Amazon Fresh is coming to Seattle’s Central District

Amazon has been experimenting with groceries for over a decade. In 2007, after dipping its first toes into non-perishable food delivery, Amazon launched a home grocery delivery pilot for affluent residents of Mercer Island, also under the AmazonFresh brand. In six years, this service extended to the Seattle area, then to several cities in California. At the end of 2019, it was available in 19 US cities; now, an Amazon spokesperson says it’s available in most major metropolitan areas and a handful of overseas markets. It’s extremely slow, in Amazon terms. It turns out that delivering fresh food to your doorstep quickly and affordably isn’t easy.

Perhaps that’s why Amazon dove into the world of physical groceries, acquisition of Whole Foods in 2017. Amazon made some changes to the channel, introducing discounts for Prime members, pressing more labor from workers and phasing out a partnership with Instacart in favor of Amazon’s own online ordering and delivery service. But it’s not really a revolution. Whole Foods may have been, first and foremost, how Amazon learned about the industry.

The truly Amazon-like shopping experience arrived in January 2018. That’s when the first Amazon Go convenience store, located in the company’s Day 1 building in South Lake Union, opened to the public. . Come in, go out, no need to check – a dense array of cameras and ceiling sensors track your every move, cataloging the items you select. A smartphone application automatically debits your account. (Under pressureAmazon then introduced a cash payment option.) Two years later, an Amazon Go Grocery open on Capitoline Hill. Same concept but bigger, a real grocery store, but not as big as your average Safeway or QFC. (Amazon has since abandoned the Amazon Go Grocery concept, renaming the Capitol Hill site Amazon Fresh.)

But Amazon’s latest foray into groceries may be its biggest yet. Rather than catering to the affluent, health-conscious liberals or the high-tech crowd, Amazon Fresh is a store for all shoppers. What exactly does Amazon do?

In part, Amazon is seeking to compete with the physical grocery mass market now dominated by chains like Kroger, Albertsons and Walmart. By providing a more or less conventional shopping experience, Amazon can differentiate itself from its competitors while weaving the web that connects customers to Amazon: in-store package pickup and return, Alexa assistance for navigating aisles, and personalized product suggestions and coupons through Amazon’s ever-expanding tool. tons of data about who you are and what you want. In this game, Amazon has another decisive advantage: extremely deep pockets. In an industry with notoriously thin margins, Amazon can undersell at will.

Amazon Fresh stores can, counterintuitively, also offer Amazon in line the grocery store on the upper level. Across the grocery industry, the COVID-19 pandemic has accelerated the shift to online ordering for pickup or delivery. Companies have experimented with several models. There are paid shoppers, whether employed internally or under contract through Instacart. There is “dark storeswhich are not open to the public at all. There is “micro-realization centerssometimes housed in the back of a working grocery store, and there are large automated warehouses. At this game, Amazon is in some ways at a disadvantage, lacking the physical infrastructure in dense urban areas that large grocery chains already enjoy. Amazon Fresh stores will then become bases from which Amazon can improve and grow its online shopping business, although it also caters to in-person shoppers.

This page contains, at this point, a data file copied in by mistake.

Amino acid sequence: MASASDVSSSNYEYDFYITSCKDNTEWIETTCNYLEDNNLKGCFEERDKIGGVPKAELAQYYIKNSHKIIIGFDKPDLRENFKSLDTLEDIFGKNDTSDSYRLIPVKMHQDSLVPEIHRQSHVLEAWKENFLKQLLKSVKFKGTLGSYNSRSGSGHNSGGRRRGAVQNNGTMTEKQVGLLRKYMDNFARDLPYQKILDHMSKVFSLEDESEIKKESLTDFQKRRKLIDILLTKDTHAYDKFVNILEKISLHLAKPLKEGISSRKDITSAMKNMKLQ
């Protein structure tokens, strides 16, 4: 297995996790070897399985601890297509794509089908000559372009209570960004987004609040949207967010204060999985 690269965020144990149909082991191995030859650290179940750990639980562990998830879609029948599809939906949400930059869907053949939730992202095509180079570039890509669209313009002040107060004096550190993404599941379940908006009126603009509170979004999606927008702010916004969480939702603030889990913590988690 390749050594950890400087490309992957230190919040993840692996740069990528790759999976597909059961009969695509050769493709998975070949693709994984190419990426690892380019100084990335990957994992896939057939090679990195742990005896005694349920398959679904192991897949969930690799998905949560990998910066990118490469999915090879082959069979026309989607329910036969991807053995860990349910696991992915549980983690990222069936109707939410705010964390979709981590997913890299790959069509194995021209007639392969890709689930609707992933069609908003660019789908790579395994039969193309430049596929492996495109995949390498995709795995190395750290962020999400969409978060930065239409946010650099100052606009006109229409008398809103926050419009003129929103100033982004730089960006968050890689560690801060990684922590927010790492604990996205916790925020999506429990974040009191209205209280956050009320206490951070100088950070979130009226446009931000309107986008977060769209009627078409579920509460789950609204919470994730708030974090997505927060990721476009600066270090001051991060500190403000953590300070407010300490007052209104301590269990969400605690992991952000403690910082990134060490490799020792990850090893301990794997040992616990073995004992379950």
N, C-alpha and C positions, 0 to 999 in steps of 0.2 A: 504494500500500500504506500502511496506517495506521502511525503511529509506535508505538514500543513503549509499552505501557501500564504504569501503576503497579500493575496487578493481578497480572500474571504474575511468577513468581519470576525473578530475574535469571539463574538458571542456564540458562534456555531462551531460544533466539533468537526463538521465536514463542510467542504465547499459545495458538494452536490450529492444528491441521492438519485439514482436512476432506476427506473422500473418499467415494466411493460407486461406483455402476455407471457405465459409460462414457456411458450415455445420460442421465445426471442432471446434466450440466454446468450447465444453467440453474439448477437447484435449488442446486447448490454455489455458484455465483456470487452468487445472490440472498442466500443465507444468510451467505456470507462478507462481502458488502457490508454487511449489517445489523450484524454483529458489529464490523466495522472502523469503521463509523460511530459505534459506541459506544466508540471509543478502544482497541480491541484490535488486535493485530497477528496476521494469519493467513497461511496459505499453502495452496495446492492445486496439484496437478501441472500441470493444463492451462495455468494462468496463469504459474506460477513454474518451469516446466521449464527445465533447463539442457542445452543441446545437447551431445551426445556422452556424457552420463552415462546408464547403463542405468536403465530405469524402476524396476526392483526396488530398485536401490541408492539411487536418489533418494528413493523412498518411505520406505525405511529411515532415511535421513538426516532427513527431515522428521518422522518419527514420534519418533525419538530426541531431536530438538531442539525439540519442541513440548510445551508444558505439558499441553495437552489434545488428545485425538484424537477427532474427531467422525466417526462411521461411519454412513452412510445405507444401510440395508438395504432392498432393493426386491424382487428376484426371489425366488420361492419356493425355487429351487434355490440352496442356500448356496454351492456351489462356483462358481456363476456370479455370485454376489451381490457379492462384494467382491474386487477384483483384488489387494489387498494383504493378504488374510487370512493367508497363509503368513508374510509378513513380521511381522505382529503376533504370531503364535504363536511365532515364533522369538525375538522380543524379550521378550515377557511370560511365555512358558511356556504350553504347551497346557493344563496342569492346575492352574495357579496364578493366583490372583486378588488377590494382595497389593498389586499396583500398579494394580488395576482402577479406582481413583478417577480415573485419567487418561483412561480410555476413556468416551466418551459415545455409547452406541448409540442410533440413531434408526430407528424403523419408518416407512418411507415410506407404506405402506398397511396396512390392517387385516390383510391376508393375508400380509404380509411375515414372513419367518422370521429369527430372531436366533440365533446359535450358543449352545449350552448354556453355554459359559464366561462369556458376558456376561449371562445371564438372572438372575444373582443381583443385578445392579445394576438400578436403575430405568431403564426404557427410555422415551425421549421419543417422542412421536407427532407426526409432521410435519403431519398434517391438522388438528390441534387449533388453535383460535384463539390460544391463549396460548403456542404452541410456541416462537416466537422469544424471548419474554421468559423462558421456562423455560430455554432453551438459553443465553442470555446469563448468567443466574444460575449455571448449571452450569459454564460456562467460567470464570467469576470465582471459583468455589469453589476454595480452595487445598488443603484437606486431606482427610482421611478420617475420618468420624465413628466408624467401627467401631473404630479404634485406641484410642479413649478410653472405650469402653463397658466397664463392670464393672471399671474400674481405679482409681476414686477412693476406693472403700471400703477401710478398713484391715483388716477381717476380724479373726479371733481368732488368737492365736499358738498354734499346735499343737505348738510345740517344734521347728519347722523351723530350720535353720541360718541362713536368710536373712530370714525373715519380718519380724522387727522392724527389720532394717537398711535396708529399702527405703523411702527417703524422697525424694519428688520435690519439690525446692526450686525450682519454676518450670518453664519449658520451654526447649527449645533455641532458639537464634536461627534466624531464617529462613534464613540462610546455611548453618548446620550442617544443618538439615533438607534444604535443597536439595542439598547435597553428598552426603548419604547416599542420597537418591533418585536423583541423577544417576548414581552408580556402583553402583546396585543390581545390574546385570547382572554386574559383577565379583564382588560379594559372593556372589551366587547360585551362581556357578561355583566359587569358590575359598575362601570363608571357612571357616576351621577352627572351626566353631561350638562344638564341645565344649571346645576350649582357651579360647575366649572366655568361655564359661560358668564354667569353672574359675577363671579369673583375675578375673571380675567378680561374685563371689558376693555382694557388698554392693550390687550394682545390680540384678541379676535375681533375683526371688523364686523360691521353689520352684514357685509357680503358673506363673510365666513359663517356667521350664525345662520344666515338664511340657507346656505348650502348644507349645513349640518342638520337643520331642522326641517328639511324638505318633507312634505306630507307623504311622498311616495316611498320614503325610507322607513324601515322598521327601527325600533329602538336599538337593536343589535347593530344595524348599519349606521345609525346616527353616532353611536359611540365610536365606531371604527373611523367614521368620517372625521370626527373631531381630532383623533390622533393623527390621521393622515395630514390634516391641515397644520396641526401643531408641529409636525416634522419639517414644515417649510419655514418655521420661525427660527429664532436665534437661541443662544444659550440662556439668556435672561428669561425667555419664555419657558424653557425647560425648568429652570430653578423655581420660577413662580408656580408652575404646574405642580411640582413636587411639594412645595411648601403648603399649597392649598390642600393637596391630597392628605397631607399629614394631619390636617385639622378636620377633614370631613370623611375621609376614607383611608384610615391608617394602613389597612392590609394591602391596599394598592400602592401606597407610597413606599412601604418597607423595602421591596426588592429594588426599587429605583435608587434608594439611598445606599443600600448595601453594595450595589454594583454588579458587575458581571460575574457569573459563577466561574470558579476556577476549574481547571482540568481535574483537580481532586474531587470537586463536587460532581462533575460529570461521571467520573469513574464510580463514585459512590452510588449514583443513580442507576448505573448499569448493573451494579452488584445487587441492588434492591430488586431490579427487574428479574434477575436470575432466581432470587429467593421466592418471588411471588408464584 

Finally, Amazon Fresh is a laboratory for piloting and disseminating new technologies that could ultimately cement Amazon’s dominance in the grocery sector. In most stores, Amazon Fresh shoppers have the option of using a smart”Amazon Dashboard” shopping cart, which uses cameras, sensors and a scale to efficiently perform self-checkout while shopping. (This also, presumably, tracks a customer’s journey through the store, collect valuable data.)

But Amazon doesn’t stop at smart carts. The recently opened Bellevue store features “Just Walk Out” cashierless technology pioneered at Amazon Go, its first use in a full-size store. In April, The Seattle Times reported that a Ballard location with this technology also appears to be in the works. Amazon can now introduce technologies like these into an otherwise normal mass grocery store, allowing customers to gradually become familiar with their use.

One of the fun things about having virtually unlimited resources is that you can afford to try and fail often. If Amazon decides to lay down a lead, or two, or a dozen, the rest of the grocery industry will have to scramble to adapt. The cost-conscious consumer could win in the age of fierce competition that lies ahead. But there will also be losers. Amazon’s new expansion into the grocery business will ripple through the entire food supply chain, with profound implications for workers and communities. Unions, community organizers, elected officials and all of us will have to figure out how to respond.

Correction: An earlier version of this column incorrectly claimed that AmazonFresh, the company’s grocery delivery service, operates in 18 US cities. We’ve corrected the column to clarify that the service works in most major US metropolitan areas.

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